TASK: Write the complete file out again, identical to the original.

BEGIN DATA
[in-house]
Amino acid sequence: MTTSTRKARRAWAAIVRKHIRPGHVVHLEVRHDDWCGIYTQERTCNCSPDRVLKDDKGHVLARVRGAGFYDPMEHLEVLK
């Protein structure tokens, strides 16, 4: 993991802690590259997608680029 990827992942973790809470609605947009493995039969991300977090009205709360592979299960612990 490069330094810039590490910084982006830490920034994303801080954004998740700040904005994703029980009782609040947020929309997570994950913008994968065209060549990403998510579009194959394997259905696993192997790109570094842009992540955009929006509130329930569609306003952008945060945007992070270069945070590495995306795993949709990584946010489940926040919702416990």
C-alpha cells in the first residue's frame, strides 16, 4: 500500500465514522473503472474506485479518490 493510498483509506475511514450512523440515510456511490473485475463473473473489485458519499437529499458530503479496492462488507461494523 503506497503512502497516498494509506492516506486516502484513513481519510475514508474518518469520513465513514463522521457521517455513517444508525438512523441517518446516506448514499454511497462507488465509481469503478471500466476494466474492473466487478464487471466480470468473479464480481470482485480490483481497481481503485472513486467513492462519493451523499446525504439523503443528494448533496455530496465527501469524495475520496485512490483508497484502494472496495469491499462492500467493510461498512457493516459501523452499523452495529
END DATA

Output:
[in-house]
Amino acid sequence: MTTSTRKARRAWAAIVRKHIRPGHVVHLEVRHDDWCGIYTQERTCNCSPDRVLKDDKGHVLARVRGAGFYDPMEHLEVLK
């Protein structure tokens, strides 16, 4: 993991802690590259997608680029 990827992942973790809470609605947009493995039969991300977090009205709360592979299960612990 490069330094810039590490910084982006830490920034994303801080954004998740700040904005994703029980009782609040947020929309997570994950913008994968065209060549990403998510579009194959394997259905696993192997790109570094842009992540955009929006509130329930569609306003952008945060945007992070270069945070590495995306795993949709990584946010489940926040919702416990």
C-alpha cells in the first residue's frame, strides 16, 4: 500500500465514522473503472474506485479518490 493510498483509506475511514450512523440515510456511490473485475463473473473489485458519499437529499458530503479496492462488507461494523 503506497503512502497516498494509506492516506486516502484513513481519510475514508474518518469520513465513514463522521457521517455513517444508525438512523441517518446516506448514499454511497462507488465509481469503478471500466476494466474492473466487478464487471466480470468473479464480481470482485480490483481497481481503485472513486467513492462519493451523499446525504439523503443528494448533496455530496465527501469524495475520496485512490483508497484502494472496495469491499462492500467493510461498512457493516459501523452499523452495529